Love Co. hunter harvests 30 point non-typical whitetail deer Sunday

Published: Nov. 4, 2019 at 8:19 PM CST
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A hunter in Love County harvested a potential record setting buck over the weekend.

Joe Pratt said he has lived in Love County for five years and harvested a 30 point non-typical white tail deer over the weekend.

He said he first saw the deer during the 2017 season on his trail cameras.

"And we hunted that deer that year," Pratt said. "I hunted that deer very hard myself, to no avail."

Pratt said he showed a trail camera video to his grandson and the deer got a nickname.

"And it appeared to him to be a ghost, what he called a ghost," Pratt said. "So the deer, retained the name, the Ghost."

Leading up to the 2018 season, there was no sign of the deer.

But then, the Ghost reappeared on one of his trail cameras this season.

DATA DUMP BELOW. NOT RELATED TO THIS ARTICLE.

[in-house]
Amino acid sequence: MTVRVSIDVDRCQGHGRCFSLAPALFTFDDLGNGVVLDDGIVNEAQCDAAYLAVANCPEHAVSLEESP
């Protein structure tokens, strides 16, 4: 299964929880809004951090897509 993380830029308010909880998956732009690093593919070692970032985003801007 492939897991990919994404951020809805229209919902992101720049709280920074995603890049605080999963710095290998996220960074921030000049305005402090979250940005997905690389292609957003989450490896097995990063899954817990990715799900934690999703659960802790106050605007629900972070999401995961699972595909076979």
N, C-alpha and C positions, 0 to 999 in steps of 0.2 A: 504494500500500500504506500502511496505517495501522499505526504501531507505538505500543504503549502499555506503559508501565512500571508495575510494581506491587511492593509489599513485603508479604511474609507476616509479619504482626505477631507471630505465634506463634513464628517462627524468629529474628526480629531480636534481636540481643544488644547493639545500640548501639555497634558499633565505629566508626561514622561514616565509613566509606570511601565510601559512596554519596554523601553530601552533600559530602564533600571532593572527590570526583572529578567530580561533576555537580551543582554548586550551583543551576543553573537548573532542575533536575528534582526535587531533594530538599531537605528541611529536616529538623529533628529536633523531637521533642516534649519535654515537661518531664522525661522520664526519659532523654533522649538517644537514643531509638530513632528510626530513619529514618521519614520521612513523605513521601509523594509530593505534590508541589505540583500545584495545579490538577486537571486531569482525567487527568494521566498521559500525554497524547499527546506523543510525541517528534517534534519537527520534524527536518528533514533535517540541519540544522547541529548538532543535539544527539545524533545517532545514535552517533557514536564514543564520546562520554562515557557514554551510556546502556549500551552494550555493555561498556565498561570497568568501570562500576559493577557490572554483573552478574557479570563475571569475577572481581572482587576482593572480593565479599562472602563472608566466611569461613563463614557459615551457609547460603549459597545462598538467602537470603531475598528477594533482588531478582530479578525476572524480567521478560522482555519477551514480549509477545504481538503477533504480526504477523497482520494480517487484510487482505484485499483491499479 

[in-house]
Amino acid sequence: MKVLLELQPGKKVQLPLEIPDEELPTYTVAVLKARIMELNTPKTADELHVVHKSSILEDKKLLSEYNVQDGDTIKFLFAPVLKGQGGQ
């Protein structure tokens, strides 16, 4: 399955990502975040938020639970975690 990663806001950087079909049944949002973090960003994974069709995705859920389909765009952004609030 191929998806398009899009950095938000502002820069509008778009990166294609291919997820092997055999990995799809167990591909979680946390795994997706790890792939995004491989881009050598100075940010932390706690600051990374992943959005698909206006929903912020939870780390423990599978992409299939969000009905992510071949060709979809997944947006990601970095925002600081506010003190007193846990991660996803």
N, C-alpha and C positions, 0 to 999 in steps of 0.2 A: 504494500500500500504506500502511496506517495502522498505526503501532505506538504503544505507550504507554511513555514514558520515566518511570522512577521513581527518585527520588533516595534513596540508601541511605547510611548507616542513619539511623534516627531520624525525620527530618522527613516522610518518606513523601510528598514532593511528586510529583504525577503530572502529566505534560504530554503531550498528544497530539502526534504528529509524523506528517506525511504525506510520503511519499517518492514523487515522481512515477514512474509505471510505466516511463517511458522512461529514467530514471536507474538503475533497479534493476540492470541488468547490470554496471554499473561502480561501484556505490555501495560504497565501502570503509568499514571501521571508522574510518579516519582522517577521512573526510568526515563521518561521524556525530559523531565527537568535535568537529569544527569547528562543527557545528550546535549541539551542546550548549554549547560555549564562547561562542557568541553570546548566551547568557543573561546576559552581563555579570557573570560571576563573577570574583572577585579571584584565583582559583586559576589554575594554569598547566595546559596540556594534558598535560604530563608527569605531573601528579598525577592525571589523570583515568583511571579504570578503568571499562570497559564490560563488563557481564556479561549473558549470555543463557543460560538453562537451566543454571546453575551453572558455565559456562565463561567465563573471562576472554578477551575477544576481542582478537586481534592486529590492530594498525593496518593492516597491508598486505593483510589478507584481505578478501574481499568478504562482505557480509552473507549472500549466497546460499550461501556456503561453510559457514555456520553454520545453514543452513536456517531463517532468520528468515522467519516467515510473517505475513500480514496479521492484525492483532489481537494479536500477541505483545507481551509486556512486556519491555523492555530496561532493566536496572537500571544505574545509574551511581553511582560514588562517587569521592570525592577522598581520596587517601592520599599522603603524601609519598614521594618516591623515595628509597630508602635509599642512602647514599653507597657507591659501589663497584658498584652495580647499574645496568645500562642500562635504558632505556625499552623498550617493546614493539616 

“I hunted both stands back and forth all week long because I took a whole week of vacation just for this deer," Pratt said. "God bless my wife, she allowed it to happen and I love her with everything in my heart.”

He said he and his step-daughter were hunting when they saw a deer on Saturday.

Pratt said he had to squat down in his tree stand to shoot under some branches.

The deer was about 70 yards away and he had a about a 10 inch window.

Pratt took a clean shot with his muzzle loader and hit the deer in the neck.

He and some friends looked for the deer but lost the blood trail.

A group went back the next day and found the Ghost.

Pratt said he called his wife and best friend about the exciting news.

"God love him, I don't know if he could understand what I was saying but all I could say was 'It's him. It's him. It's him. It was him'," Pratt said.

"And he said 'show me a video' so we face timed over the phone and he started chanting 'Joe Pratt. Joe Pratt. Joe Pratt' and it was an amazing day."

On Monday, a certified scorer came to Pratt's house for a green score, an unofficial measurement of the antlers which is combined into a score.

The Ghost had a green score of 236 1/8.

The state record for Oklahoma is 248 6/8, according to the Department of Conservation.

Pratt said the deer will be officially scored after the antlers have dried for 60 days.

Pratt said he later plans to have the antlers mounted.